Wednesday, November 13, 2013

Keeping your Vehicle in top condition this Winter

A safe, smooth ride and a trip to the repair shop

* Make Sure the Battery is Strong 
A weak battery is less reliable and can take longer to start your car on cold mornings. In fact, a weak battery could lose about one third of its power or more in colder conditions (e.g. below 32 degrees Fahrenheit). Make sure that connections are tight and free of corrosion and have your battery tested to ensure it has ample power to withstand the cold. Start the car with the heater, lights and window defrosters turned off to minimize battery strain
* Clean the Engine Air Filter- The engine air filter is a vehicle’s lung. A clean air filter helps the engine combust an optimal air-to-fuel mixture, making it run more smoothly and efficiently. When your air filter is clogged, your engine has to work harder and therefore is not operating at peak performance. Check your vehicle owner’s manual to find out when it needs to be replaced. 
* Pay Attention to Oil Grade -- Motor oil lubricates the engine, keeping it cool and reducing the friction between moving parts. As motor oil circulates, it also cleans away harmful dirt and contaminants. In general, you should use the lightest grade of oil your vehicle’s manufacturer recommends for the conditions you drive in. During the winter, this may mean an even lighter grade than usual. Most vehicle owner’s manual specifies the correct grade of motor oil for your vehicle during certain driving conditions and seasons. 

* Keep an Eye on Tire Pressue- Under-inflated tires create extra friction where the rubber meets the road. Improperly inflated tires also wear unevenly, which can impact your vehicle’s traction on the road and possibly lead to a dangerous blowout. Check your tire pressure regularly and make sure all of them are filled to the correct level -- and remember your spare tire, which can lose pressure in the cold. 

Proper tire pressure is vehicle-specific. Tire pressure information for a vehicle is found on a decal typically in the vehicle’s door jamb or in the vehicle owner’s manual. Do not follow the pressure listed on the sidewall of the tire, as this number is specific to the tire, not the vehicle. 

* Check Your Antifreeze/Coolant- Antifreeze helps control the temperature of a vehicle’s engine. Since it remains liquid and does not freeze in cold temperatures, antifreeze also helps protect the engine during extreme cold starts. Servicing your vehicle’s cooling system according to your vehicle manufacturer’s recommendations can help you avoid costly repairs down the line. Check your owners’ manual for how often it should be replaced.
* Watch the Wiper Blades
The normal life expectancy for most windshield wiper blades is six to 12 months. Check and clean the windshield wiper blades or replace them if necessary. Checking and replacing them as needed can improve visibility to help avoid a very dangerous situation on the road -- particularly in snowy and stormy conditions.

 * In Case of Emergency-  Maintain a vehicle emergency kit including a first aid kit, jumper cables, flashlight, bottled water, extra blankets, gloves and hat, granola/energy bars, duct tape, and a can of Fix-a-Flat. You never know when you will need these essentials.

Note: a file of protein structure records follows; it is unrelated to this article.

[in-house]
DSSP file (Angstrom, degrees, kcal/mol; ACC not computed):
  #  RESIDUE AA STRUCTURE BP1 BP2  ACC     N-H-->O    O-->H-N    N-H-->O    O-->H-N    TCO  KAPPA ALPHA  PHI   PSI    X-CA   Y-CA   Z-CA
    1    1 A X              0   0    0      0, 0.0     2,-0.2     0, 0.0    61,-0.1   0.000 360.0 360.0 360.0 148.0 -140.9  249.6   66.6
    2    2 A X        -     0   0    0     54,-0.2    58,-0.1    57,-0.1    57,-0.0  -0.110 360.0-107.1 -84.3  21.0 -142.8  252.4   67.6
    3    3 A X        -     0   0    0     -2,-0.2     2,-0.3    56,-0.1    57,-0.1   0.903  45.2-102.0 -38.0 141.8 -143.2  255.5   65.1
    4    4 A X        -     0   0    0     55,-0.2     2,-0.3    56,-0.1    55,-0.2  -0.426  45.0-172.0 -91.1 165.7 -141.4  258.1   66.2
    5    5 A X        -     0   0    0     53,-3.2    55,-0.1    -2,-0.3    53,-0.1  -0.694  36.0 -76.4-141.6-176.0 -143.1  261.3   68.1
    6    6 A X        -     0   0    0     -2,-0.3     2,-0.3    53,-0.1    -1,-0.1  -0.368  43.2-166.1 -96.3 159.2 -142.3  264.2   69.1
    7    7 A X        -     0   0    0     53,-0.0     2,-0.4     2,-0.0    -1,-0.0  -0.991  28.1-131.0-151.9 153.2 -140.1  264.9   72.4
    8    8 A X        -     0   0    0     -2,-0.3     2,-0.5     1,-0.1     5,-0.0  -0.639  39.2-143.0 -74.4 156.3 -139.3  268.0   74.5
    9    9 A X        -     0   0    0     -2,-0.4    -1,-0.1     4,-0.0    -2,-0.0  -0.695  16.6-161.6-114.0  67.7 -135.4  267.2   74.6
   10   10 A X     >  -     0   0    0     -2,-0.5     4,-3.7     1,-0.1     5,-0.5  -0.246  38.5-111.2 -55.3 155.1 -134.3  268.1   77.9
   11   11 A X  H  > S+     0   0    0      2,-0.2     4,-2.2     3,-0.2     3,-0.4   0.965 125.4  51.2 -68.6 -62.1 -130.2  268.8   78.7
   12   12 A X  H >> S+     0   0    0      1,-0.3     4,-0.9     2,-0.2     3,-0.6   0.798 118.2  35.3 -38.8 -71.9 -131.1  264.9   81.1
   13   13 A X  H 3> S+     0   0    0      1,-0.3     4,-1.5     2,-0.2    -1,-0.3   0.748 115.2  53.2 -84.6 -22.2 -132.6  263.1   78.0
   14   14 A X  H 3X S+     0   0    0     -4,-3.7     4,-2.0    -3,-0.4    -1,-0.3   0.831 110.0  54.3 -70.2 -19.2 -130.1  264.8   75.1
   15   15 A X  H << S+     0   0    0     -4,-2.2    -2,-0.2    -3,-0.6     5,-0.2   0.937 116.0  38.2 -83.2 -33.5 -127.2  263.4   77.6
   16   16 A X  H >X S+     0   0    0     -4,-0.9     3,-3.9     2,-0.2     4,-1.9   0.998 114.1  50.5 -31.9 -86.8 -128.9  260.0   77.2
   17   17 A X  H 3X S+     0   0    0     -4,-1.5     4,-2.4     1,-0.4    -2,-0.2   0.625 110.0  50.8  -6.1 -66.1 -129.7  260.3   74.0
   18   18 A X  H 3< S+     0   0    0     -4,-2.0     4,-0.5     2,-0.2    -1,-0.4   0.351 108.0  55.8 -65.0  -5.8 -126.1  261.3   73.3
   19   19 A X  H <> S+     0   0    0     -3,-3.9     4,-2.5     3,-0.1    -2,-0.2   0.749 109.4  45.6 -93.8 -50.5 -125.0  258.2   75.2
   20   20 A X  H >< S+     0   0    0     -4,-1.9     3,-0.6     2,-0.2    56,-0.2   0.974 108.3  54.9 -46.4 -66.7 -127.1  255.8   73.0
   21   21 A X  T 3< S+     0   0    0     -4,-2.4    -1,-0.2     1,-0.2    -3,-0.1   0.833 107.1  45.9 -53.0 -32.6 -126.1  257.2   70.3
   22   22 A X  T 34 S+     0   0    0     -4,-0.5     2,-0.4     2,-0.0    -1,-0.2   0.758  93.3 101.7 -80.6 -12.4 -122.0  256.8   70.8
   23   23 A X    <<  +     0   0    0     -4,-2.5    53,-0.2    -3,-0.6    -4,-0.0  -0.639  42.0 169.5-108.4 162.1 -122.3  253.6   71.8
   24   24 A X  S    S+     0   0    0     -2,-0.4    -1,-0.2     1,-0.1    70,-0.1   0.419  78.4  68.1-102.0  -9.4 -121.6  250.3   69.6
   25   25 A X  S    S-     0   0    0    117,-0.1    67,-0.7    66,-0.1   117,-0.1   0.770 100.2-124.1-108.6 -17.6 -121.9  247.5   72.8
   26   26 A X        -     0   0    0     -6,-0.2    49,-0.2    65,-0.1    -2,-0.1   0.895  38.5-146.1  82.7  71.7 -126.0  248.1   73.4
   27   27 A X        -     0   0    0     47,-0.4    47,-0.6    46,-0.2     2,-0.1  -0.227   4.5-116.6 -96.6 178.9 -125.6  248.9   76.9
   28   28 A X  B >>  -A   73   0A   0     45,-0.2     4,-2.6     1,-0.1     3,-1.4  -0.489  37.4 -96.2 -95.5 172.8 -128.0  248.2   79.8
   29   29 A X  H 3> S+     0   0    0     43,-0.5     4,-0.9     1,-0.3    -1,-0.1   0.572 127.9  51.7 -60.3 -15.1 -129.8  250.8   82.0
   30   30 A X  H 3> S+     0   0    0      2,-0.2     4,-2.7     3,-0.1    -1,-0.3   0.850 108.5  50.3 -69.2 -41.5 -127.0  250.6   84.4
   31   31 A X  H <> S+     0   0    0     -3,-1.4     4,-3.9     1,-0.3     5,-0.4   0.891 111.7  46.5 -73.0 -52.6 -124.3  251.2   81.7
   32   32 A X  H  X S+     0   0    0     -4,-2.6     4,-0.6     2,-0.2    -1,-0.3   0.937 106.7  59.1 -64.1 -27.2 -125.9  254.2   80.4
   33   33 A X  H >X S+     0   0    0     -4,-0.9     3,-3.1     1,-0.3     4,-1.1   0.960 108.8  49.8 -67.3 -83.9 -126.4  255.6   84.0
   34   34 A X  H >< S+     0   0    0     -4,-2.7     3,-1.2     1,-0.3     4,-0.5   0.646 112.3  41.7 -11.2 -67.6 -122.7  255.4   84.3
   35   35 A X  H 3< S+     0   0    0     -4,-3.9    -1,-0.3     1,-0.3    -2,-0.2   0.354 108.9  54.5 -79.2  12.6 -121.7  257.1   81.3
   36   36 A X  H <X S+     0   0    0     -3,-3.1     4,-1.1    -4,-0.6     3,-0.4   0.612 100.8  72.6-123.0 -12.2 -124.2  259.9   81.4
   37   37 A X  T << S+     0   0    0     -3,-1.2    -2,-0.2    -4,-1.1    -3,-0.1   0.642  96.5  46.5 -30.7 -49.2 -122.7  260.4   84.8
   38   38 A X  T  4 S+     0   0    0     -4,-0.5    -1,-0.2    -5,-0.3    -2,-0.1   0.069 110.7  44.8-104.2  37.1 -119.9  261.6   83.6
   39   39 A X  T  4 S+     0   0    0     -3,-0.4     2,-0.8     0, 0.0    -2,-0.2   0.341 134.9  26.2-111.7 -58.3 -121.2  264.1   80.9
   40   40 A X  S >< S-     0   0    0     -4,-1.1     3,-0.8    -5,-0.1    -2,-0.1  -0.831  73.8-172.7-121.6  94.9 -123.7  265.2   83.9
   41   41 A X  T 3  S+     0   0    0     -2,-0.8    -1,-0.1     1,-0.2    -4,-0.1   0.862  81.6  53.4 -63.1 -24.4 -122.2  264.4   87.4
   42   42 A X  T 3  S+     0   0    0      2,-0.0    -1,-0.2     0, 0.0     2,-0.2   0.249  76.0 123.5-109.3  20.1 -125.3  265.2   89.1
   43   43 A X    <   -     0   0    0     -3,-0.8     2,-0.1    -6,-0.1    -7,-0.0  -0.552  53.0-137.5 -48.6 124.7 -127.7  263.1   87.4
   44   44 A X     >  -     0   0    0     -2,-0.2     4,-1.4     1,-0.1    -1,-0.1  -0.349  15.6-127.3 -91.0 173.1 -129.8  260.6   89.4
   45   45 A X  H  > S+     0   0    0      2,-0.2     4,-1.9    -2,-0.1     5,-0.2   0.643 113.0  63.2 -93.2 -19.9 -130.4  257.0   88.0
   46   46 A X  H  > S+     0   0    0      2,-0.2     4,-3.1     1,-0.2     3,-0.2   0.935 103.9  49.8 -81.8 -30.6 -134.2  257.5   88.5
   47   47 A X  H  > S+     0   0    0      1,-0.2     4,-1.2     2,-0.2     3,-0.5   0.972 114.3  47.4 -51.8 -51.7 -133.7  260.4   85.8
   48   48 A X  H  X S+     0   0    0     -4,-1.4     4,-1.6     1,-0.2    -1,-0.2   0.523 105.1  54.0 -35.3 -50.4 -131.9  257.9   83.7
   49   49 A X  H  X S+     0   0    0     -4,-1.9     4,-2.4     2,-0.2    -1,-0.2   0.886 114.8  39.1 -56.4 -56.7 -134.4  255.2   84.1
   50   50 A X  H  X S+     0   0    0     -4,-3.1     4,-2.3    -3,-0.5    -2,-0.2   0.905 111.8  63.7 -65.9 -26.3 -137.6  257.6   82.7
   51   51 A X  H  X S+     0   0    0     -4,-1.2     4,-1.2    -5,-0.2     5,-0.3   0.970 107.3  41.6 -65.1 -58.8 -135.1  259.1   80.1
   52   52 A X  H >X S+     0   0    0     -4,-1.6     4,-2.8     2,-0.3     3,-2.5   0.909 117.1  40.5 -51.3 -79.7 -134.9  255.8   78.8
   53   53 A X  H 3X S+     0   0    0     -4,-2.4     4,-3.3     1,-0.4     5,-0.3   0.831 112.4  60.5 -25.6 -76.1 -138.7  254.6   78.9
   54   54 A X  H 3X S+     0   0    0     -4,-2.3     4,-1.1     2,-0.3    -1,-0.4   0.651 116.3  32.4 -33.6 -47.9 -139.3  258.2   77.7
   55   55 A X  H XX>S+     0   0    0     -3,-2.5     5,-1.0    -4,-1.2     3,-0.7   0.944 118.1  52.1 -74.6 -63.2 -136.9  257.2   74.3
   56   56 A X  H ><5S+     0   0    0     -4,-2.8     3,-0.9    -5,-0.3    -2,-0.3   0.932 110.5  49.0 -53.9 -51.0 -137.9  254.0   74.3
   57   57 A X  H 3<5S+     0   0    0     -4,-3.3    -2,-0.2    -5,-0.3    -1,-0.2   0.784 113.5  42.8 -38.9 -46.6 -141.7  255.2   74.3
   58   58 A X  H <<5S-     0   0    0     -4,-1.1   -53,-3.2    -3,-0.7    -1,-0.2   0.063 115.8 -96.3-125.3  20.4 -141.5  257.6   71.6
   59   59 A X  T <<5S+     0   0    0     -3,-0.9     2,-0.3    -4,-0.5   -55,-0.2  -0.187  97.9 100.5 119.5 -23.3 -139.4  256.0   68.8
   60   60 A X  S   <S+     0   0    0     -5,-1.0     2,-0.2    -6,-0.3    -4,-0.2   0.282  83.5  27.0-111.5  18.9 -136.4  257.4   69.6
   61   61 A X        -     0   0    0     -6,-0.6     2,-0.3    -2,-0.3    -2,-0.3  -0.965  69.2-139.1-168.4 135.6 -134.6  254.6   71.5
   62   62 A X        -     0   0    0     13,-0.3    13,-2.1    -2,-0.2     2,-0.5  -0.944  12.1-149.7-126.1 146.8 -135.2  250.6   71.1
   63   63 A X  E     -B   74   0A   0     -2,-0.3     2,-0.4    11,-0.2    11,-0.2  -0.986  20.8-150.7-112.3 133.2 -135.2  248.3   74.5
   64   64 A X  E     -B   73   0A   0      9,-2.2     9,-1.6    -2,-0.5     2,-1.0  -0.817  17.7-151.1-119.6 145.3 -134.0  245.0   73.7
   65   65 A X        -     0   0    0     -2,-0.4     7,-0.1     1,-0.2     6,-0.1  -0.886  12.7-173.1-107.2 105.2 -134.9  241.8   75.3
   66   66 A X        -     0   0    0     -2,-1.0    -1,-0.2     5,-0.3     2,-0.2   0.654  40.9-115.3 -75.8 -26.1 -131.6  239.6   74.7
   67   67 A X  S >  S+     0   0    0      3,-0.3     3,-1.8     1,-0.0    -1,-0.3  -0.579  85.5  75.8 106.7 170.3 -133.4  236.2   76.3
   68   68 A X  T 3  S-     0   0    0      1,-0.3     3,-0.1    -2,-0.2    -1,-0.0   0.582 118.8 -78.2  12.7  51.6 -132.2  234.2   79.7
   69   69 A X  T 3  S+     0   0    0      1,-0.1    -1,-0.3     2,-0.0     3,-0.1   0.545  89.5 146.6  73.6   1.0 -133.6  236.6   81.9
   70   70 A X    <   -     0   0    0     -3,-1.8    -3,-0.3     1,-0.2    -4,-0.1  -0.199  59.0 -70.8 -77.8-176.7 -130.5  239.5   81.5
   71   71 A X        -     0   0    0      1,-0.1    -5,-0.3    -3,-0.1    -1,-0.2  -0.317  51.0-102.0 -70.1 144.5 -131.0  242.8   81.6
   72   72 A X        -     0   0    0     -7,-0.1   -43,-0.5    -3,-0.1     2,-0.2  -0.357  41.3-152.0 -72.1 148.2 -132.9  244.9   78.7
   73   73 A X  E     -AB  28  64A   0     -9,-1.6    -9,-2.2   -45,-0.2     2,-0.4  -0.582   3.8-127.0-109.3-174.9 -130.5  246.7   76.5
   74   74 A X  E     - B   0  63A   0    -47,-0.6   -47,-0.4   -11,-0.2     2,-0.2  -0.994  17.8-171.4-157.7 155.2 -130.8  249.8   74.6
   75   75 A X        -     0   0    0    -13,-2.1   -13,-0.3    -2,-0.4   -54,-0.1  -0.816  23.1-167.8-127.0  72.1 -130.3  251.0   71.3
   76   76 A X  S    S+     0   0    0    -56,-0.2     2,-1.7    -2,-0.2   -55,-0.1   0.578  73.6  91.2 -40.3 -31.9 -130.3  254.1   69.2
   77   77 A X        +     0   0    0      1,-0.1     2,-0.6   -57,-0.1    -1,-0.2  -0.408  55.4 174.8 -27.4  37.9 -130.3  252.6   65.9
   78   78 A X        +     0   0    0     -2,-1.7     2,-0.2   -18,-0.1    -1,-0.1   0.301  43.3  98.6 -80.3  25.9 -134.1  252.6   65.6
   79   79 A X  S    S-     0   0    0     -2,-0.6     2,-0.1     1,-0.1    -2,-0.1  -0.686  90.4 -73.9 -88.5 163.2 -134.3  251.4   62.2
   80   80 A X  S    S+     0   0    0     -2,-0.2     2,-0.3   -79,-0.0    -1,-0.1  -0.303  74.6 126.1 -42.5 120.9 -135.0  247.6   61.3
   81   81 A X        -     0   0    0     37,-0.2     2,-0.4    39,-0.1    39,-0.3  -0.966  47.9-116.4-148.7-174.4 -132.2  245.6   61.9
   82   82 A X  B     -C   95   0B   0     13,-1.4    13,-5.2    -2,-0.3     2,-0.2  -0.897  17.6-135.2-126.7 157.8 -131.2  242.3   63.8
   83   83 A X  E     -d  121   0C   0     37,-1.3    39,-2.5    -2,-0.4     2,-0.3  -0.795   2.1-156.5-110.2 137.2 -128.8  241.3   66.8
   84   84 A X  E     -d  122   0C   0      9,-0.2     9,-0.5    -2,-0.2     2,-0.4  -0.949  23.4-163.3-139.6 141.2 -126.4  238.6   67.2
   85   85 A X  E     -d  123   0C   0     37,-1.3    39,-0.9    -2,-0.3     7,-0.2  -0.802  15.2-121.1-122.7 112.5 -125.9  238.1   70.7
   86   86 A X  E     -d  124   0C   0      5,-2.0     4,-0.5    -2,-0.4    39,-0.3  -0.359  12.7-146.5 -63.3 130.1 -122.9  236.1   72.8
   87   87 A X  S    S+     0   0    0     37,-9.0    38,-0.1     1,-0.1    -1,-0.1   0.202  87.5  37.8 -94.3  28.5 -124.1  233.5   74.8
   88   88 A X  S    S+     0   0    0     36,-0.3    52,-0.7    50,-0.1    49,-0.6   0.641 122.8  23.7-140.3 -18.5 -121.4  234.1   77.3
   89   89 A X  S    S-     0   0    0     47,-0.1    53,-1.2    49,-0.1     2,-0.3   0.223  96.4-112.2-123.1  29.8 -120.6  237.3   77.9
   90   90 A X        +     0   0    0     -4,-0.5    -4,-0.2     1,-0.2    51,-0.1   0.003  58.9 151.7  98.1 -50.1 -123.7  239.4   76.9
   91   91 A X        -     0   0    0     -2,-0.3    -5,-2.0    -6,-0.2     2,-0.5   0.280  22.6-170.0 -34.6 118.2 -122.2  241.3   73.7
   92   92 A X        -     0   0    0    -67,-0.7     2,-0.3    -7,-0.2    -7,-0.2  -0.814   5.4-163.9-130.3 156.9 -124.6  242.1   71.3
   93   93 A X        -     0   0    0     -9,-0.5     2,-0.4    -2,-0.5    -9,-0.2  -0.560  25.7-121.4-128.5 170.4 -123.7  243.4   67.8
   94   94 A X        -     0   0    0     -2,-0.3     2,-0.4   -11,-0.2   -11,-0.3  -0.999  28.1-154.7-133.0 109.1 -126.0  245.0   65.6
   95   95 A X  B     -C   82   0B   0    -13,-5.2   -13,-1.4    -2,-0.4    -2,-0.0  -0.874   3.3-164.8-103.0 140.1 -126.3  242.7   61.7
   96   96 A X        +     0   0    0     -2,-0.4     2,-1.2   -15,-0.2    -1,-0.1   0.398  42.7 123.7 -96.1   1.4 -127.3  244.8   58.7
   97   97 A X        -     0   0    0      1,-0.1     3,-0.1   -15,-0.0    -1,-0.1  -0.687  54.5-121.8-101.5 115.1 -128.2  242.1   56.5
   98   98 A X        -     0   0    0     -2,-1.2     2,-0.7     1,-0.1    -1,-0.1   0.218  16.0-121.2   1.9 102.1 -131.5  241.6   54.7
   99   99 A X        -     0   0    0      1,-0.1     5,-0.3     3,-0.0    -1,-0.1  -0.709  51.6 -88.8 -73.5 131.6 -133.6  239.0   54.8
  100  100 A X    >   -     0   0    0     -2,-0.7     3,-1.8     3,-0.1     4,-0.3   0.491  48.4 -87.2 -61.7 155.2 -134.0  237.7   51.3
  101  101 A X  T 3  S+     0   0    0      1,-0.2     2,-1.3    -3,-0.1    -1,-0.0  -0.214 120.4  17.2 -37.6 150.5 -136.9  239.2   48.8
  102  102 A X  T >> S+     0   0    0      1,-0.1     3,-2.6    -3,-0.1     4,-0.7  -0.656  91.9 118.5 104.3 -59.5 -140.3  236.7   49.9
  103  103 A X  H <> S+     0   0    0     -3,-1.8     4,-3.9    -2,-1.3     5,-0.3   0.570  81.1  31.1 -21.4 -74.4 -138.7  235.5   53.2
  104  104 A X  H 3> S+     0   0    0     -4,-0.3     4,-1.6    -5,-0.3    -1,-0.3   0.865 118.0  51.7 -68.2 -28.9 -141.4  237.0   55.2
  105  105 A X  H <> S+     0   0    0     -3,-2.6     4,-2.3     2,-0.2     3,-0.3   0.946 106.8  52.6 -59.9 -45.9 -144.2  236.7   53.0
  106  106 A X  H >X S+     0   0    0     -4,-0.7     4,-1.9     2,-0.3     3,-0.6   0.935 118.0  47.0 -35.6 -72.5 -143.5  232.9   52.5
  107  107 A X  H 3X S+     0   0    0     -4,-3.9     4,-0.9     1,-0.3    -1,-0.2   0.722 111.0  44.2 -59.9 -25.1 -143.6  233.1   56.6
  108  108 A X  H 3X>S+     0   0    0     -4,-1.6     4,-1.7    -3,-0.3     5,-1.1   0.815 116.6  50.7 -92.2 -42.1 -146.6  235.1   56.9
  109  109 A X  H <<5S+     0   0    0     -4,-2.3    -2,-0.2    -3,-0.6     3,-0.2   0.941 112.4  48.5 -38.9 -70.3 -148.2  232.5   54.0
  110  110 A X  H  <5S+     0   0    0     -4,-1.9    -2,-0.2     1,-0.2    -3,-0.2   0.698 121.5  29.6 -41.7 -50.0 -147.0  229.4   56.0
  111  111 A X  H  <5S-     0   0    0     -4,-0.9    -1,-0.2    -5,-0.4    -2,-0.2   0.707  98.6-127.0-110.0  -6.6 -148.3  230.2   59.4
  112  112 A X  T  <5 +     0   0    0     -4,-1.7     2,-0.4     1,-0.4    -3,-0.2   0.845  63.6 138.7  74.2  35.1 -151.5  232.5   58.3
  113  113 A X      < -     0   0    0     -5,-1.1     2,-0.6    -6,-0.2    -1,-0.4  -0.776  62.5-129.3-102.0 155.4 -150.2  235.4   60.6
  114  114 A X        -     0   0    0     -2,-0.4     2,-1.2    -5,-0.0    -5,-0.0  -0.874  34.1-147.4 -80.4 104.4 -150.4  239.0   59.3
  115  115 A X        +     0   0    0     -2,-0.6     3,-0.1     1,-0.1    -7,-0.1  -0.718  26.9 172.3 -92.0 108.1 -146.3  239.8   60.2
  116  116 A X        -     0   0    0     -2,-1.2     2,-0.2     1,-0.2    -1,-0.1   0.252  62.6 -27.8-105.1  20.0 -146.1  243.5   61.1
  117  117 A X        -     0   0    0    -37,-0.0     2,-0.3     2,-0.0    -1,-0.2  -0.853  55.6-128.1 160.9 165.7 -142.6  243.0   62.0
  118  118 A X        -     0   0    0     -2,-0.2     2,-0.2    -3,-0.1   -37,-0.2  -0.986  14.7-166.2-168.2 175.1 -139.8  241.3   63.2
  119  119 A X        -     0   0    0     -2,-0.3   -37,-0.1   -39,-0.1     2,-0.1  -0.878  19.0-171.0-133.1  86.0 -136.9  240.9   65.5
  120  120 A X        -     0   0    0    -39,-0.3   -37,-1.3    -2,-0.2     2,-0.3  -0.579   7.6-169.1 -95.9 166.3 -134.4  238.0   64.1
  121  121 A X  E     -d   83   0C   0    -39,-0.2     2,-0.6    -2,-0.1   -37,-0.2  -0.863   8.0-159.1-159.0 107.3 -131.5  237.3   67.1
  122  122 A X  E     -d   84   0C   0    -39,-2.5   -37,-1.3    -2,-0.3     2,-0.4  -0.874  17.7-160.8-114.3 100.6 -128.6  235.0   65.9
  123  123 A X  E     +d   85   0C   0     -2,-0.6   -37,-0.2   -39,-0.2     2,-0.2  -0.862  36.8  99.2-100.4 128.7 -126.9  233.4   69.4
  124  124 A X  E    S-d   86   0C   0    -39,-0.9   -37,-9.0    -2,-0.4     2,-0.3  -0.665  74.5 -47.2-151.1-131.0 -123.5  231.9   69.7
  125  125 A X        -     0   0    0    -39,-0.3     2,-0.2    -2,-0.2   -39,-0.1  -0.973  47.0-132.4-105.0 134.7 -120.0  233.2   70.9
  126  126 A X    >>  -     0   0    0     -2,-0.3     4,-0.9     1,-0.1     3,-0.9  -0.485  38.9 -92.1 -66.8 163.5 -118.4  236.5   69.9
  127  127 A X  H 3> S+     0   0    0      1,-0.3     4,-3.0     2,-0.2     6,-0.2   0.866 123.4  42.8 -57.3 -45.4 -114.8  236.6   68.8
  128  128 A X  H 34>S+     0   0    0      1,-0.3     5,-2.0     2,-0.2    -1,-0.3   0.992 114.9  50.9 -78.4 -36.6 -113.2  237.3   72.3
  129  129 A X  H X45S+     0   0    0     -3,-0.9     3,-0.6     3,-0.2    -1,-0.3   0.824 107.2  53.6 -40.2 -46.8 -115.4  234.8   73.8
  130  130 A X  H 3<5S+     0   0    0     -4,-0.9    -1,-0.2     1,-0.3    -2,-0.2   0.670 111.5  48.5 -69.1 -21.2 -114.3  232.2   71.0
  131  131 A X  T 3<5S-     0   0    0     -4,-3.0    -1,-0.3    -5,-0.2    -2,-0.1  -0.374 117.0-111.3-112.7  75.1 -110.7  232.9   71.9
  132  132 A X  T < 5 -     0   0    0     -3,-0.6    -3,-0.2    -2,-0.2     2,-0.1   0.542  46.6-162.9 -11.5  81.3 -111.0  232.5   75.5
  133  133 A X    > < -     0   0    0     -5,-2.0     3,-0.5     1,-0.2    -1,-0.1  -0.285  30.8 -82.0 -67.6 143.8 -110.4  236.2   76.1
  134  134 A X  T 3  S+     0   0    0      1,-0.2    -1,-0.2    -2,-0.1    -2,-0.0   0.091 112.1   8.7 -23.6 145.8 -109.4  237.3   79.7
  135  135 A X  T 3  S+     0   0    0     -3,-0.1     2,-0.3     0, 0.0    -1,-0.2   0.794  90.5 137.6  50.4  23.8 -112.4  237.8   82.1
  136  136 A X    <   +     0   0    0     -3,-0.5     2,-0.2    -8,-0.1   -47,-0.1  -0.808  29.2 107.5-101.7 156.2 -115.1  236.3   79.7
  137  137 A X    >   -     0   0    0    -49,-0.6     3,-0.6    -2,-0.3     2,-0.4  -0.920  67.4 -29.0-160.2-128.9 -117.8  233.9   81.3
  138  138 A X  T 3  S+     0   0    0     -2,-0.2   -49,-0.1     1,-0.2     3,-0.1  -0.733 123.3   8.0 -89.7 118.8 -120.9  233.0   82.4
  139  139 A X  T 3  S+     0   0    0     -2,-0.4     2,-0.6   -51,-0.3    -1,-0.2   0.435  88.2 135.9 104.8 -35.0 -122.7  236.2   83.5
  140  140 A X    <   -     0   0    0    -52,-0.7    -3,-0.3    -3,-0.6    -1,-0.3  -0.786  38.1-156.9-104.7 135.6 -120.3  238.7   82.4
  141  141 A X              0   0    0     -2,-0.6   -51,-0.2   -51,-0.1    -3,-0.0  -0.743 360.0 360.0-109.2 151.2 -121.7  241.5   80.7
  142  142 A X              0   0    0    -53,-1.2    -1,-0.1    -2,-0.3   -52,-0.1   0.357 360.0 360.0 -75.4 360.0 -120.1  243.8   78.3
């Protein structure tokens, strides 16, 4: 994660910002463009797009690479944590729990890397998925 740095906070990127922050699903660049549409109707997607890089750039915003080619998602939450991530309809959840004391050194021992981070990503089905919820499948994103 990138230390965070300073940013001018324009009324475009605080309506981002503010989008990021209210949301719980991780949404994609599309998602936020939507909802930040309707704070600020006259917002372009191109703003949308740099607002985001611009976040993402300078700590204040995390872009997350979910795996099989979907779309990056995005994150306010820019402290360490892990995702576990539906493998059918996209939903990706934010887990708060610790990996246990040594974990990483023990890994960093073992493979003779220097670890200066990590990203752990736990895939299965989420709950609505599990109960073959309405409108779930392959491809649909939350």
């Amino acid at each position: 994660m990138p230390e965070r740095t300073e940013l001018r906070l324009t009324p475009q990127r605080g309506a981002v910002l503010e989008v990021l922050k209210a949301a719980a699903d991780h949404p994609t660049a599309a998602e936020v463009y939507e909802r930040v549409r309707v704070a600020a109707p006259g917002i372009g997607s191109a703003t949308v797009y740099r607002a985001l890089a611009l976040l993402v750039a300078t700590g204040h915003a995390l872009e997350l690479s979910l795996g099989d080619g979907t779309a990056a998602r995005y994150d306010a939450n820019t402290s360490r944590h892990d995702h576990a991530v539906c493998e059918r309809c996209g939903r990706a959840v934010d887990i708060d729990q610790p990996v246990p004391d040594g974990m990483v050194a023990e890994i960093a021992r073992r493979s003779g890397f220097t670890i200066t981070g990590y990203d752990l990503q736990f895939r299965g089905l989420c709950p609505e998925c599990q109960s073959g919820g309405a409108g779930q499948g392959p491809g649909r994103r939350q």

Sunday, November 10, 2013

Chevy Volt Winter Driving Tips

Cold Weather Tips

        Getting The Most From Your Chevy Volt in Cold Weather

Chevy Volt Winter Driving Tips
Winter weather and road conditions in Milbrook, New York present a widespread set of challenges to drivers. Chevy Volt owners, however, have a few additional things to keep in mind during the frigid winter months. Although cold weather and rough terrain will impact the Volt’s electric driving range, there are a few Chevy Volt winter driving tips that help ensure Volt owners continue getting the most from each electric mile.

Warm Up Before Driving 
No one wants to get into a cold car, but Chevy Volt owners have even more reasons to warm up the cabin before driving. Take advantage of power from the grid by heating the cabin while the Volt is charging. Using the key fob,, or the RemoteLink app, Volt owners remotely can start the car and get the cabin toasty warm before entering. Once you’re ready to drive, the Volt won’t have to use as much energy to heat that cabin, as it already warmed up using power from the grid. For best results, use a 240-volt charger.

Keep the Heat from the Seat
Running the heat at its capacity will cause the electric range to decline. Chevy engineers say it takes less to heat the seats than it does the cabin. Therefore, by simply setting the climate setting to Eco rather than Comfort and using the available heated seats to keep drivers and passengers warm, Volt owners can stay comfortable and use more of their charge for driving.

Turn up the Tire Pressure
Check the label inside the door of the Chevy Volt to find the recommended tire pressure and ensure it doesn’t drop far below that mark. Properly inflated tires can help increase electric driving range and conserve fuel while operating on the Volt’s gas-powered engine.

Engine-Assisted Heating
To help keep the cabin warm, drivers can select the outside temperature at which the gas-powered generator will run to help heat the car while operating in Electric Mode. When the temperature is around 35 degrees, engine-assisted heating will maximize electric driving range while sipping fuel to help warm the cabin. Engine-assisted heating is only available in 2013 and 2014 Chevy Volt.

Visit and test drive one today